A Book About Immigrant Doughnuts Begins With Indigenous Doughnuts

It wasn’t one singular inspiration but a handful that were all blended together to form one delicious idea: exploring the world and its peoples through their sweetened, fried doughs. These aren’t delicacies that are referred to as doughnuts, but I challenge you to explain why they are not such. To workshop these stories, I get to contribute to The Takeout–a culinary website from the same publisher as the seriously-funny innovators of “fake news,” The Onion.

I traveled to Navajo Nation in New Mexico just for this. Worth it!

First up: Navajo fry bread. Yes, the Indian food staple is now part of most tribe’s cookbooks or maybe you think it’s just fry-dough or a carnival staple, the elephant ear. Here’s where the yummy treat originated.

Beer Traveler: River Rafting

Why River Rafting? In AAB (Vol. 32, Iss. 4, 2011) I postulate that lovers of craft beer and outdoor enthusiasts have been one and the same since the get-go. Most of the pioneers of post-Prohibition brewing are in fact or in heart grizzled nature buffs who carved out career paths that enabled them to make a natural and thrilling product far away from the mainstream. Not unlike wild rivers themselves.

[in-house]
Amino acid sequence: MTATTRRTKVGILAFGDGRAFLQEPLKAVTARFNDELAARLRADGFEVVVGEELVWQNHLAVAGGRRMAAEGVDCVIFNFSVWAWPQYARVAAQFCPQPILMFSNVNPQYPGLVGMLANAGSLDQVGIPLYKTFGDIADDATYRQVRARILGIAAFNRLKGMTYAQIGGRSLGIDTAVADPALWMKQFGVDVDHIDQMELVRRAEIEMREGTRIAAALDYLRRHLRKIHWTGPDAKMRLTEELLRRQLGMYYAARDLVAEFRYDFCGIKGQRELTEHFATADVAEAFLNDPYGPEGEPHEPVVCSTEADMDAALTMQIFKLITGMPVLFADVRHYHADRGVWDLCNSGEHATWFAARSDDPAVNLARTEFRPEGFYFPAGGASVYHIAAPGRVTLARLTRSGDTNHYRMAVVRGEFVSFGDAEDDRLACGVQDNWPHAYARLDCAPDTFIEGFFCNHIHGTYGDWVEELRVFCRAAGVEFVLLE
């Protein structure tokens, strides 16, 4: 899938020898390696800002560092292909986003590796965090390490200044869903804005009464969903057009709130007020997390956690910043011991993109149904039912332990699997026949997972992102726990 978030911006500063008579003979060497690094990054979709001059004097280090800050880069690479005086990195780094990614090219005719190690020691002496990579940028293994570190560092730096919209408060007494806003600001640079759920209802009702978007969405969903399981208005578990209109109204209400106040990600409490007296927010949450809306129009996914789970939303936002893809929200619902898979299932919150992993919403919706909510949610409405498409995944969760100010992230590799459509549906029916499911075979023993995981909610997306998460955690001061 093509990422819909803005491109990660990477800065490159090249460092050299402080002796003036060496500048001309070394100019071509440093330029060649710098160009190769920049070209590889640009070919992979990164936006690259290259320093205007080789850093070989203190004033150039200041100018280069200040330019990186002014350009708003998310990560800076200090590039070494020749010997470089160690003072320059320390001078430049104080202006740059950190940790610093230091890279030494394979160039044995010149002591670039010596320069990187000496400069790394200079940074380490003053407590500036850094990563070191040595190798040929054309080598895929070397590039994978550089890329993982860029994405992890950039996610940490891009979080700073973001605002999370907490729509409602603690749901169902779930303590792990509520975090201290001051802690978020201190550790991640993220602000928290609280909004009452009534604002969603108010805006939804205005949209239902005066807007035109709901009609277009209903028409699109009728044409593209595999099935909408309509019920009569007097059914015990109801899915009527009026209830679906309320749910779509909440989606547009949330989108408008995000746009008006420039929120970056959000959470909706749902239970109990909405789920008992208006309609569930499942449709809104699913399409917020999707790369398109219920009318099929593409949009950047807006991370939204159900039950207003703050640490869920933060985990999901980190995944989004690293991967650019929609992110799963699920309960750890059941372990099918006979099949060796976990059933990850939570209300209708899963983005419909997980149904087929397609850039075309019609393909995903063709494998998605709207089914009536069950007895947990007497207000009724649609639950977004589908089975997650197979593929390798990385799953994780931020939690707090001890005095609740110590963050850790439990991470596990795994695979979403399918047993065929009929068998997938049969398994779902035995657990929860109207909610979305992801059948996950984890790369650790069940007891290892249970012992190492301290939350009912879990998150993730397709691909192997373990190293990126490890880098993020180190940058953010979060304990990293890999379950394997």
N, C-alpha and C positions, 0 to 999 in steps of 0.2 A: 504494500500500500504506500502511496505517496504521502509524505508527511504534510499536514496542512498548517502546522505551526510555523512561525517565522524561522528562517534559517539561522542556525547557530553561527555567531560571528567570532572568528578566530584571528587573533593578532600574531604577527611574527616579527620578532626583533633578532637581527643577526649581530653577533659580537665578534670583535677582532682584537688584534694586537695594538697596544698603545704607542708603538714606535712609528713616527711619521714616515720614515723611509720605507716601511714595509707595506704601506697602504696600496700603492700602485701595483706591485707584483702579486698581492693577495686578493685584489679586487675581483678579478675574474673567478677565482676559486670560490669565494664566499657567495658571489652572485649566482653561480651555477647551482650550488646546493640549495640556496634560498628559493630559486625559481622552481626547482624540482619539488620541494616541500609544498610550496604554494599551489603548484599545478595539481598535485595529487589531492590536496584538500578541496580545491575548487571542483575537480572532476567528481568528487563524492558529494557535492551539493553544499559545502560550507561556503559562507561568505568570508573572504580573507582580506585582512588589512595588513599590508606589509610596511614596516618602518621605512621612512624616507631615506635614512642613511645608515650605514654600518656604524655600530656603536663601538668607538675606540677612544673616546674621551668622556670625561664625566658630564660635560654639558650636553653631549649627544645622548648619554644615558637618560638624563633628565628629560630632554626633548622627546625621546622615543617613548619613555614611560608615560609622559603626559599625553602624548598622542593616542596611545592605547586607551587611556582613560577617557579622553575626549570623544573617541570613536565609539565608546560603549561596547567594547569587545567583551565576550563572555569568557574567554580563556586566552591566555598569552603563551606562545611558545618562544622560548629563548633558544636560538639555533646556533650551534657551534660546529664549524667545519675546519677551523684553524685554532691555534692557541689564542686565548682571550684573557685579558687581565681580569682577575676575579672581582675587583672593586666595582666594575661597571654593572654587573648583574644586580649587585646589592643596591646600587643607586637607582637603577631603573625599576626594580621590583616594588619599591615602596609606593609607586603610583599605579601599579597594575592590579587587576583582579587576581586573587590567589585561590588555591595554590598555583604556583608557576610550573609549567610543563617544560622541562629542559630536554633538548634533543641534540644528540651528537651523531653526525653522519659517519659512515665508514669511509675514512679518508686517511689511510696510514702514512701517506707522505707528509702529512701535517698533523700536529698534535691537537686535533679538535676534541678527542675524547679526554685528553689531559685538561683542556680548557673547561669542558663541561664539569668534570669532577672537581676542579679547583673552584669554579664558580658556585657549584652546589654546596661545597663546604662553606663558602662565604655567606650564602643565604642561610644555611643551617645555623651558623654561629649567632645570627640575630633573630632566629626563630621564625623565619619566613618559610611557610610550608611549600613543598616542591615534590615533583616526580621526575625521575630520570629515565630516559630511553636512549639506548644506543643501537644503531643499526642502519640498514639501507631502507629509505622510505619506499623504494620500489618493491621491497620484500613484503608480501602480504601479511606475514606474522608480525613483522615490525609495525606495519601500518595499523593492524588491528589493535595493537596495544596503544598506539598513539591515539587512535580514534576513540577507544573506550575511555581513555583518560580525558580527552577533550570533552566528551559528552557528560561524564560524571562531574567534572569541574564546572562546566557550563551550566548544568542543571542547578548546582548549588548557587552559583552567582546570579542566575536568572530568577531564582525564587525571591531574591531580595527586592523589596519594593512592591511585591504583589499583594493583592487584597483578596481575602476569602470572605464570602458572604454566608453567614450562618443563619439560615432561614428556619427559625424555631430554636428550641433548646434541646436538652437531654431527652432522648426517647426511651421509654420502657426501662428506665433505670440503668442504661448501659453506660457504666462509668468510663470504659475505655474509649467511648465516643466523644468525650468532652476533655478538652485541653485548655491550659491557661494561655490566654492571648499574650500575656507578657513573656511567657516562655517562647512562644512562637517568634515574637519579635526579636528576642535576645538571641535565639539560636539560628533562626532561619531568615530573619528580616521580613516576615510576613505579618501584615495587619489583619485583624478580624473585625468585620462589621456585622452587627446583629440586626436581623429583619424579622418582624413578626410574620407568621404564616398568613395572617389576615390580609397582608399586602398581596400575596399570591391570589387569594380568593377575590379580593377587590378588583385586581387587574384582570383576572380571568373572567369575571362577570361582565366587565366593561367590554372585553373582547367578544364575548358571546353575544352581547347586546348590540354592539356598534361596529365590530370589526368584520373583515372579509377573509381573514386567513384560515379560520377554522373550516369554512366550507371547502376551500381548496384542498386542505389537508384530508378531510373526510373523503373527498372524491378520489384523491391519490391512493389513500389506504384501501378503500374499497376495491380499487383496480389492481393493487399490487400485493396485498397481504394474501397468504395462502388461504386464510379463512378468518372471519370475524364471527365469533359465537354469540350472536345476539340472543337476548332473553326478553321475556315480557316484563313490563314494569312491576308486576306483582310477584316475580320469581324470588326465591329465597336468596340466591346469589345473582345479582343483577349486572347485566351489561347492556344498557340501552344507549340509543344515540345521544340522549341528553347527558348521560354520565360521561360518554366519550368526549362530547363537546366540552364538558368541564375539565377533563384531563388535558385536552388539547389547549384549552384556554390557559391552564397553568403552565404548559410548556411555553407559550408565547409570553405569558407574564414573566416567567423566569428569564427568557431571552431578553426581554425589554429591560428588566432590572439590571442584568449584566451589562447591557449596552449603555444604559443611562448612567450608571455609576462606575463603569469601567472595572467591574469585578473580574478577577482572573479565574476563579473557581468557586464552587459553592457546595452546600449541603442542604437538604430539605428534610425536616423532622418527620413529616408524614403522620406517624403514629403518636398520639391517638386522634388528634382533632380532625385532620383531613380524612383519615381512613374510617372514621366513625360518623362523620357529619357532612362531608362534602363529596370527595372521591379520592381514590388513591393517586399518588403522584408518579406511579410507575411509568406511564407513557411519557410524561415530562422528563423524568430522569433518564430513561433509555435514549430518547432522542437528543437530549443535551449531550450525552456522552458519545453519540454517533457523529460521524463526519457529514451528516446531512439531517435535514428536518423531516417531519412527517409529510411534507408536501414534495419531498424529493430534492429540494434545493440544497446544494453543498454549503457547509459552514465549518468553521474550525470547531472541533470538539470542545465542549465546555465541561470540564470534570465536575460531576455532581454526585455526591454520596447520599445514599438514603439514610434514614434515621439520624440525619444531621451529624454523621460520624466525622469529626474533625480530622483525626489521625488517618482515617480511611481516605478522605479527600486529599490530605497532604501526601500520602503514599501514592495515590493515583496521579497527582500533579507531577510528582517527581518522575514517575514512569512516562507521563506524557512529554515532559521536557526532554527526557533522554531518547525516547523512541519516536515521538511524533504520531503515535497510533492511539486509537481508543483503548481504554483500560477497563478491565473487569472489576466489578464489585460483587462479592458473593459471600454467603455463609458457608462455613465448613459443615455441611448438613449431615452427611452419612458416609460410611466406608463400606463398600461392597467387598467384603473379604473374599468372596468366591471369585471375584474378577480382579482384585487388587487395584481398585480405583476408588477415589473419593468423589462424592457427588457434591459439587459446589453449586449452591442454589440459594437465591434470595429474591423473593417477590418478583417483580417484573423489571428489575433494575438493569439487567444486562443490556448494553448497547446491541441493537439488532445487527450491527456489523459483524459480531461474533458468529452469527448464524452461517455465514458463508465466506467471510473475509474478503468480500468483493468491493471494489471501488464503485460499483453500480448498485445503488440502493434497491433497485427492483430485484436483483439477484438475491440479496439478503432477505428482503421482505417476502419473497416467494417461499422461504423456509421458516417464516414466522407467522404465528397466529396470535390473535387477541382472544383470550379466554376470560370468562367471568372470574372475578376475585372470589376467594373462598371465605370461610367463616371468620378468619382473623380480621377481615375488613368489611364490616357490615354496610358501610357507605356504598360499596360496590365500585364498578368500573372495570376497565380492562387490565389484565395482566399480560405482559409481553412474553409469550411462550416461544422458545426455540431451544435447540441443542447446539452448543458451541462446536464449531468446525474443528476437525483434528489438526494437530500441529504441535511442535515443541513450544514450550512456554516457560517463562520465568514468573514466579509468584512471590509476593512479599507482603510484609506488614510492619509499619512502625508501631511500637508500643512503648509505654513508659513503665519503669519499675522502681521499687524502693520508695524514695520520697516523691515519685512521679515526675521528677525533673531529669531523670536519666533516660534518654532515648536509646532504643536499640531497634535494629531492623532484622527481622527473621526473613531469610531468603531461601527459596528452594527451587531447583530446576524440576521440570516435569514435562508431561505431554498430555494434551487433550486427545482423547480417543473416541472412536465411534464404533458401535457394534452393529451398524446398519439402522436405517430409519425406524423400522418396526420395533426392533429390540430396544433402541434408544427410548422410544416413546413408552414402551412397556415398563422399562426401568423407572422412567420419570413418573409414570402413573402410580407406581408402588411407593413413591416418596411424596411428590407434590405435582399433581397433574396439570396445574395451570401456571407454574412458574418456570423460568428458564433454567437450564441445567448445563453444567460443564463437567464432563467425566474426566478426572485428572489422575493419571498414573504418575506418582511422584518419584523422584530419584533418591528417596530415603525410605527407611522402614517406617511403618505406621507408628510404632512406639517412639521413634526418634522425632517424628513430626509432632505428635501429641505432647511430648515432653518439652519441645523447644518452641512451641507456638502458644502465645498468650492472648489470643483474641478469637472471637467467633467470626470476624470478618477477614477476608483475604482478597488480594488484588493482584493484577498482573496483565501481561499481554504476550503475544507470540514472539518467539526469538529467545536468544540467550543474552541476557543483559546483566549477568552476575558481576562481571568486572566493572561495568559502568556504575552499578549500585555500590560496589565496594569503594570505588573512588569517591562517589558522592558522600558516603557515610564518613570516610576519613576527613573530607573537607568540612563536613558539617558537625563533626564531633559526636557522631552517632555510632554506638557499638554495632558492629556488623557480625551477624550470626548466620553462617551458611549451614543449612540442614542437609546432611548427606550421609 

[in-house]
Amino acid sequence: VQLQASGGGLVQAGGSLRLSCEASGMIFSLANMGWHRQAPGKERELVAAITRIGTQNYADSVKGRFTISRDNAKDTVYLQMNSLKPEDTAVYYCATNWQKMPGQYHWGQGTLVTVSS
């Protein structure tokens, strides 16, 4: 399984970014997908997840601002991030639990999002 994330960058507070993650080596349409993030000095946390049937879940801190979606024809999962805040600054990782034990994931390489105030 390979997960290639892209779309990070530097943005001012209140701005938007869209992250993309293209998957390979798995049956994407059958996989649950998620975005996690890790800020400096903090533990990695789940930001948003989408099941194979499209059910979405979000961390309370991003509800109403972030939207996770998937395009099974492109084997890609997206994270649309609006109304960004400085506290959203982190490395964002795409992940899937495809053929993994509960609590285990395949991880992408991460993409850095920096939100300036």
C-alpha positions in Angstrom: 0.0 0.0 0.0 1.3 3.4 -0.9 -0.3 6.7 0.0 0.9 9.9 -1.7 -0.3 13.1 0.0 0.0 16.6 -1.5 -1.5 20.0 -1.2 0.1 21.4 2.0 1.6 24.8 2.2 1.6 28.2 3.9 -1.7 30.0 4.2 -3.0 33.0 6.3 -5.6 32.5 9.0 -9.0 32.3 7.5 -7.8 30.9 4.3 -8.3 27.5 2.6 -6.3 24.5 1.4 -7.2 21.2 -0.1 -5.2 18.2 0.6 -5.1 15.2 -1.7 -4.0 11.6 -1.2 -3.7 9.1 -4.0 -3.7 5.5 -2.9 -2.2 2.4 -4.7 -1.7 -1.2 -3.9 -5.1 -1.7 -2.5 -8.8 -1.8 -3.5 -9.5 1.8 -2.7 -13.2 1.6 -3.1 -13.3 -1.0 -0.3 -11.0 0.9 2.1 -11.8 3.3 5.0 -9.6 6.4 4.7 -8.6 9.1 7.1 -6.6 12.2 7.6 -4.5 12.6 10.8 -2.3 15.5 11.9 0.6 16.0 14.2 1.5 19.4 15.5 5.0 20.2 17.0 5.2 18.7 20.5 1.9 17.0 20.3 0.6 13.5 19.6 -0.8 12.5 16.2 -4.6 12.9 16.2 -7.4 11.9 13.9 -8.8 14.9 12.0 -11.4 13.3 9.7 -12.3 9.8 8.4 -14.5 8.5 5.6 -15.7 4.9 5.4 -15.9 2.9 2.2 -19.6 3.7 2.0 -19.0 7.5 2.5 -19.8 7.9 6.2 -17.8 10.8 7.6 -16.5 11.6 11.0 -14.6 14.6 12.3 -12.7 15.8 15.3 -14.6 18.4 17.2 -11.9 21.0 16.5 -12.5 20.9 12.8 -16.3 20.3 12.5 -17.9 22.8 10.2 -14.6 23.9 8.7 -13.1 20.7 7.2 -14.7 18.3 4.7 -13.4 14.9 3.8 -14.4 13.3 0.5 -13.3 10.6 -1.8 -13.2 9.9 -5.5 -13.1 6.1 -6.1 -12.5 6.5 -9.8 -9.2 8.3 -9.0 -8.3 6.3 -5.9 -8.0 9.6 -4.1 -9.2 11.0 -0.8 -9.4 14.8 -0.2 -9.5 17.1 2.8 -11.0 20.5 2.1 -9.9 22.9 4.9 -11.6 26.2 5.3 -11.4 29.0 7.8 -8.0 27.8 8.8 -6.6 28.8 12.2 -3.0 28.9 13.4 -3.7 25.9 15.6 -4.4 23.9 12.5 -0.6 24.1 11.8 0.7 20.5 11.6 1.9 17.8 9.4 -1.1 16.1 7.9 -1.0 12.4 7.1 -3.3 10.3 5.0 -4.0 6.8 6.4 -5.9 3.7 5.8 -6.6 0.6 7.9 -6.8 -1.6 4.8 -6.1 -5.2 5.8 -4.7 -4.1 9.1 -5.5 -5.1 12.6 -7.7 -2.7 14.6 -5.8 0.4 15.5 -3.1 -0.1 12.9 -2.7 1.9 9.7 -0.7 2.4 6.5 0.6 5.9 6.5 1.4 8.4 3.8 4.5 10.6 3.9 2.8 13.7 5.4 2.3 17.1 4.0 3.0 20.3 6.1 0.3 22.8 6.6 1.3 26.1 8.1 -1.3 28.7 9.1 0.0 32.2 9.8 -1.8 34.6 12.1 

And like the beer we love, some of these rivers are easy to navigate, some are too challenging for most, they’re each about 95 percent water (remember, it’s air that makes rapids white), and, thankfully, these liquidy adventures can be sourced from all over the country. Namely: the Gallatin River near Bozeman (MT), the Rio Grande River near Santa Fe (NM), and on the Chattooga River near Athens (GA) and Greenville (SC).